Impressions of Beijing

Trip Start Jul 20, 2004
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Trip End Jul 20, 2015


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Wednesday, November 29, 2006

3 months of teaching, 2 months of traveling around China; 5 months in China alltogether. Haven't gotten used to the country yet; its somehow very different from any of the places I have visited so far. I long for a quit peasant village with people who have never seen a foreigner.

I am reading Traveler's Tales China, a wonderful insight perspective from various travelers who have lived, studied or worked in China. Each traveler's personal experience in China is unique and fascinating and at the same time "illuminates the astonishing charater and adaptability of the Chinese people." In the last 15 years, China has been changing with blinding speed. That's one reason why I decided to spend a year in China. It is indeed mindboggling to see the changes, and with changes I mean structural changes, not mental changes of the people which will take much longer. But these changes come at a huge sacrifice to the environment and the people. For example, as Beijing is reading itself for the 2008 Olympics, construction is omnipresent, from new office and apartment buildings, to roads and subway lines. Now, China has a labor force of about 1 billion. Many construction projects are done by manual labor, and they are done by migrant workers. These guys come from China's poor provinces and are treated as second class citizens. There accomodations are miserable, their pay, if they actually receive it, is low, their hours are long and they pretty much work 365 days a years with the exception of the Spring Festival Holiday when they go home to their families. China uses cheap and abundant labor to move fast forward into the next millenium. I wonder about the building standards though; imagine a poor peasant working on high rises or subway lines. With no education, qualification and probably very little training they are like ants running back and forths building anthills all over the country. But how safe are these anthills?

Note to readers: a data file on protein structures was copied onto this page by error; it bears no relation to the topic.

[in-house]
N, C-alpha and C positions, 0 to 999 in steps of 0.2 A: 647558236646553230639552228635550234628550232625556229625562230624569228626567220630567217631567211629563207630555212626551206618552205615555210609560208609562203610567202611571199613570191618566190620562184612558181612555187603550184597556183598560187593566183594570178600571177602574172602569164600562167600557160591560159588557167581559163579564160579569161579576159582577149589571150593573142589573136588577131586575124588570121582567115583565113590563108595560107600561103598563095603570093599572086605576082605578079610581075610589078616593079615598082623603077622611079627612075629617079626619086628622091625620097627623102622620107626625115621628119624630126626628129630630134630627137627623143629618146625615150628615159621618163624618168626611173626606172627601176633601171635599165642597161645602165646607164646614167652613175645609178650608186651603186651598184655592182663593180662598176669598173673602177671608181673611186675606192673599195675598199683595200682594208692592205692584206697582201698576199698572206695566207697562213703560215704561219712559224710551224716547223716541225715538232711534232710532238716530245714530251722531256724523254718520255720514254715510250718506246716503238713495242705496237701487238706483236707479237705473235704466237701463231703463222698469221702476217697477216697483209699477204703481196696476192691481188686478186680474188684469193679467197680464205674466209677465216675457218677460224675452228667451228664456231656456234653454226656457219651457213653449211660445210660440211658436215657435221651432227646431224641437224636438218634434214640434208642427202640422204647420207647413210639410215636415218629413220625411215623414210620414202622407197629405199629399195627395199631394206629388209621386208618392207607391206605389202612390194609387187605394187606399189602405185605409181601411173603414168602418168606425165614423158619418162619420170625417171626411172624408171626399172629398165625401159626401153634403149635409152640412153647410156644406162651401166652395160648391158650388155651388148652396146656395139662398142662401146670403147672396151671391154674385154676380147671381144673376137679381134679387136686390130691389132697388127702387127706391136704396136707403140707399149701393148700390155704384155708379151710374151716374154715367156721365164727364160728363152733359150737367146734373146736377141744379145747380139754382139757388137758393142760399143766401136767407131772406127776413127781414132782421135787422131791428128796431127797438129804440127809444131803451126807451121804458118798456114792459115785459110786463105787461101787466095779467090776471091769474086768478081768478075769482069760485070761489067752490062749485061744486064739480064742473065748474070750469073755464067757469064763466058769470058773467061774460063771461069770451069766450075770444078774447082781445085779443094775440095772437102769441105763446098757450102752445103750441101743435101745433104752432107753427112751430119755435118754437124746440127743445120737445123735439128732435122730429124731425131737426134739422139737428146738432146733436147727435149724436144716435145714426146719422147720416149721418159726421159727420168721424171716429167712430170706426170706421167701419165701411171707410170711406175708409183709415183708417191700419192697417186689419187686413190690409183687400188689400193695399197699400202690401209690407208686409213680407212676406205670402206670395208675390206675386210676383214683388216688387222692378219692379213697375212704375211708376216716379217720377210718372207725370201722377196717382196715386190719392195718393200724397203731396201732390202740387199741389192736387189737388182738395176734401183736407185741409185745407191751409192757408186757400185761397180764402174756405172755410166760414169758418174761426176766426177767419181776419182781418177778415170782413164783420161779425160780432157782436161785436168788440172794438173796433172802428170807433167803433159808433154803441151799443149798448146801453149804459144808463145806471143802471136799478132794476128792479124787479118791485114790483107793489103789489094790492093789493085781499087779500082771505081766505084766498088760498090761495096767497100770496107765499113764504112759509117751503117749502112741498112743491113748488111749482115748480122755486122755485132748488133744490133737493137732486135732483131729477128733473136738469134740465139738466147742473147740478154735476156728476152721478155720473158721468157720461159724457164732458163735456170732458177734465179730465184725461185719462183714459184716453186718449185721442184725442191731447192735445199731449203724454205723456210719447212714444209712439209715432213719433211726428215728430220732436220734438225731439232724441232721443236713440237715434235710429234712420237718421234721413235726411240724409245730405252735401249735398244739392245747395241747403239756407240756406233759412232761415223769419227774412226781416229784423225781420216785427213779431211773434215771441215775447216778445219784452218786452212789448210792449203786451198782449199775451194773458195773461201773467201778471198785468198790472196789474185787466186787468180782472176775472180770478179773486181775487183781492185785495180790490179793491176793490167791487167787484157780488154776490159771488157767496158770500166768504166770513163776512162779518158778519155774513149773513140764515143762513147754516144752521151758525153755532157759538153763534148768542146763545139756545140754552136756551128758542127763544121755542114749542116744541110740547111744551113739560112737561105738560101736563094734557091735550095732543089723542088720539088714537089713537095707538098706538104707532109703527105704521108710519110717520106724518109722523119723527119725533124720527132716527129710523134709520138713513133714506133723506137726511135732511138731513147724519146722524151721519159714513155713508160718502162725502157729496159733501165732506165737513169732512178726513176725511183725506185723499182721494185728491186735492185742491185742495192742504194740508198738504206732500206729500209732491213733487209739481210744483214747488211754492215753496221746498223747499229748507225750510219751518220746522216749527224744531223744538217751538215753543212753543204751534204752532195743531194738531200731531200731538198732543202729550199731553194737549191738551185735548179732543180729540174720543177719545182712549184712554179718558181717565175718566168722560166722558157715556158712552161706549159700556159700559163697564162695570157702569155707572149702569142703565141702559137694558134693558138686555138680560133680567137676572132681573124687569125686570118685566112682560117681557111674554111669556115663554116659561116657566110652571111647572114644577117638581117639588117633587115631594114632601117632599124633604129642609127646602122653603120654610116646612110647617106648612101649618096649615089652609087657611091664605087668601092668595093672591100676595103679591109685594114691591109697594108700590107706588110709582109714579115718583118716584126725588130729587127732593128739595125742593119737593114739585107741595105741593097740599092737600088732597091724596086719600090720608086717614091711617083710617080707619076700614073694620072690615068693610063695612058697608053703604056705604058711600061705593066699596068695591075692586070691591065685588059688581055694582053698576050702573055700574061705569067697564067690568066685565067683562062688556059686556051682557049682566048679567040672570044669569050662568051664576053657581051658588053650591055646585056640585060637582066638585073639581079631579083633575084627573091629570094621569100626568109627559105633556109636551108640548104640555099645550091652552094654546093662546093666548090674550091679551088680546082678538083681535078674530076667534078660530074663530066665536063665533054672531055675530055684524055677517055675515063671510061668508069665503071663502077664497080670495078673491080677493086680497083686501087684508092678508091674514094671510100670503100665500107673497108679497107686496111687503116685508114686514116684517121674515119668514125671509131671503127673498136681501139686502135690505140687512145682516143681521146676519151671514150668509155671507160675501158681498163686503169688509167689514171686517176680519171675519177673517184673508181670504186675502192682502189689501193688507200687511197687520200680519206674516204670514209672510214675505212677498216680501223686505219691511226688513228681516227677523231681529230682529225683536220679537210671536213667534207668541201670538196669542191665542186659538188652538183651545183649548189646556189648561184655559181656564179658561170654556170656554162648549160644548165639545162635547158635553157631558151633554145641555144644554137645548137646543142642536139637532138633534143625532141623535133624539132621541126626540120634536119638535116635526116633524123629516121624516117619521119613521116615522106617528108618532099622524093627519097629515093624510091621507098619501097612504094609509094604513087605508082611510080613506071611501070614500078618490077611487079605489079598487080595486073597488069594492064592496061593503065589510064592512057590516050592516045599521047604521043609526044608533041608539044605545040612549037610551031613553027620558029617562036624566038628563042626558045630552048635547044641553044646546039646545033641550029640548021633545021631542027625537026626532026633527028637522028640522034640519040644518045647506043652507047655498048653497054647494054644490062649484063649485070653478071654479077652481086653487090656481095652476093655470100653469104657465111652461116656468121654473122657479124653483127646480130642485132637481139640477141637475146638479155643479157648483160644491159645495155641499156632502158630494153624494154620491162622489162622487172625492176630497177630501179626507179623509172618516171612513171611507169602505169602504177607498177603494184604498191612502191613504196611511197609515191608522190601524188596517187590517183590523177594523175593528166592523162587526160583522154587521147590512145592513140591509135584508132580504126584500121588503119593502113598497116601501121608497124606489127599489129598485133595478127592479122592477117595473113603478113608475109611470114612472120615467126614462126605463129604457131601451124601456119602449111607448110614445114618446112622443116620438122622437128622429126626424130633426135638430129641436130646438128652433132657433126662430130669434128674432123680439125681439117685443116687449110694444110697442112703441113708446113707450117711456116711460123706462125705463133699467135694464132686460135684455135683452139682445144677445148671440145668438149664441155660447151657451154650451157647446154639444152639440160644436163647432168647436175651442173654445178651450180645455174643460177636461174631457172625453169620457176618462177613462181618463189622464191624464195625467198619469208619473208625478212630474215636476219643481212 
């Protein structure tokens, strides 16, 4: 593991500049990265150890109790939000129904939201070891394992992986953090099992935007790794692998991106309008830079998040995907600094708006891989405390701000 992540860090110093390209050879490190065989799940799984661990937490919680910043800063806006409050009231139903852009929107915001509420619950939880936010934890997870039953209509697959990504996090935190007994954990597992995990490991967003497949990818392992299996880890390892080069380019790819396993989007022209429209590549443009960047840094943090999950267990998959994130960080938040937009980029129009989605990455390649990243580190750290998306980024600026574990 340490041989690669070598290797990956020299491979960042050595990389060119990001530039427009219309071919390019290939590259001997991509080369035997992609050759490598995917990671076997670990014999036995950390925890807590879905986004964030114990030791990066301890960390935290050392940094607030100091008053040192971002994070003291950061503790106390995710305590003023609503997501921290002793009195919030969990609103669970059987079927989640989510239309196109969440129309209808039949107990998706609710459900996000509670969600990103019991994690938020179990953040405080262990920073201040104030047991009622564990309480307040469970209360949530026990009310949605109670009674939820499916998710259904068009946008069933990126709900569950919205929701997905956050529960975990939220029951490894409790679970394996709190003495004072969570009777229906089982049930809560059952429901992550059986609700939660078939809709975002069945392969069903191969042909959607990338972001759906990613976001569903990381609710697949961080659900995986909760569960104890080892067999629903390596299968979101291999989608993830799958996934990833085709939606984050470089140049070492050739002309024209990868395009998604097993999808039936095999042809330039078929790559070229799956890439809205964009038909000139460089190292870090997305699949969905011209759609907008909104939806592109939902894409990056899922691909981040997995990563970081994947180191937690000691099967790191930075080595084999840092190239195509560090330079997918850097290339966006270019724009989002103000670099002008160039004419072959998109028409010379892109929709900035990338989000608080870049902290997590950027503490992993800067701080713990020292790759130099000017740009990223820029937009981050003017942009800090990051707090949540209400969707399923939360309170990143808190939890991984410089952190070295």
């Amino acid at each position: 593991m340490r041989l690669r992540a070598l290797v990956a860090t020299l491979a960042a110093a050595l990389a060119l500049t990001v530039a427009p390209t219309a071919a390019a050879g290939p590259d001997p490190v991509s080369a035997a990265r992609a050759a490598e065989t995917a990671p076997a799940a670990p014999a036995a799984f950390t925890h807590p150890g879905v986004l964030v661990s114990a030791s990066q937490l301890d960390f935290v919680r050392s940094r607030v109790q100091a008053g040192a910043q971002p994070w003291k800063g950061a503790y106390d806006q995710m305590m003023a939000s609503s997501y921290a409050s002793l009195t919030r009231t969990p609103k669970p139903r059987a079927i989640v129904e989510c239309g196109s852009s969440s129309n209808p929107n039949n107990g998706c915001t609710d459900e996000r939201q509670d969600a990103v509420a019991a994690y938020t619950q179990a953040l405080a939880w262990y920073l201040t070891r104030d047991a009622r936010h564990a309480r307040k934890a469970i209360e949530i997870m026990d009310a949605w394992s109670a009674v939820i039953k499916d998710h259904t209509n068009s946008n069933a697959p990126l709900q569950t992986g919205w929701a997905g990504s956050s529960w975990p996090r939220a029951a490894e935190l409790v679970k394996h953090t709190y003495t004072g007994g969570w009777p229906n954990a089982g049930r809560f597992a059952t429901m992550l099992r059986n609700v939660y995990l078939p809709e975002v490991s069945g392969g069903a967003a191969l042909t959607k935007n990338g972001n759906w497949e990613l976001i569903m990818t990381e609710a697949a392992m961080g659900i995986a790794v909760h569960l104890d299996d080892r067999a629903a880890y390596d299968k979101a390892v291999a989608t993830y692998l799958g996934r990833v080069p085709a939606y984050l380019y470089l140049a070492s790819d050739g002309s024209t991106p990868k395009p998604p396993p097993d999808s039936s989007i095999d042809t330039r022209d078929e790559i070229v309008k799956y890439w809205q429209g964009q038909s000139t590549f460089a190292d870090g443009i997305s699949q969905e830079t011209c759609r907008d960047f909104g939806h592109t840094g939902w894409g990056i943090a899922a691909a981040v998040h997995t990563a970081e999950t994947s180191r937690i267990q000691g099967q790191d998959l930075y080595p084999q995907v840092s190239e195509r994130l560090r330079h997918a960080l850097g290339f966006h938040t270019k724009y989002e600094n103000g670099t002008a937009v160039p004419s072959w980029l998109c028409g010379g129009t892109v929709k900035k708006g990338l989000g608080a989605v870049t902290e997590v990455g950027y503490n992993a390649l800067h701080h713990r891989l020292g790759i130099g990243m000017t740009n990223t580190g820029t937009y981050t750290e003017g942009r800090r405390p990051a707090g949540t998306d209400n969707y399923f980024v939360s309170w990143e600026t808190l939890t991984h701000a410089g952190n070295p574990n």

The shopping malls are full of merchandise, the newest cars, computers and telephones are readily available. What's next? A cure for AIDS? Men on Mars? Maybe, as I just read in the newspapaer today that the first Chinese business man paid about $200.000 for his trip into space in 2008. Anything is possible. Nothing that happens in the world's most populous country, a place with an average annual economic growth rate of 8% over the last 25 years, should surprise us. China is working hard on forging political and strategic alliances with countries all over the world. However, there is a darker side. These exciting advances come with some very worrisome problems: "the rapidly increasing gap between the rich and the poor, rampant government corruption, and a frightening unemployment rate, and large scale environmental degradation, to name a few."

China lives and dies on coal; factories and power plants spew smoke and dust all over the country. If I blow my nose, the tissue is streaked with black grease. I always leave my window open which means i have to clean my floor every 2-3 days (but I only do it once a week). I don't like to hang my clothes on the balcony anymore; I hang them up inside. Noise is even more annoying than the dirt. Most of the noise comes from car horns, drivers all over China honk a lot. Drivers honk at other cars, pedestrians, whenever they passed somebody or whenever they were being passed themselves. The other annoying noise comes from the contruction crews who work until way after midnight. Thanks God for earpluggs.

But there are a lot of pleasant things to do in and around Beijing. I went to Tianjin where I stayed with Ama, a HC member from Indonesia. I also explored some of the Beijing sites, such as Badachu mountain, Xiang Shan mountain, the Temple of Heaven, and some of the Hutongs. My colleague and I ventured out into the Beijing nightlife which is less enjoyable now as it is getting very cold here. I also went to the French Cultural Center to take in some African documentaries. Our next adventure is attending a theater performance, if we can get tickets below 600Yuan, at the Capital Theater in Beijing. Winter is the time to explore the museums and art galleries of Beijing and once the first snow has fallen, I will make another trip to the Great Wall. So, these are some of my first impressions of Beijing.
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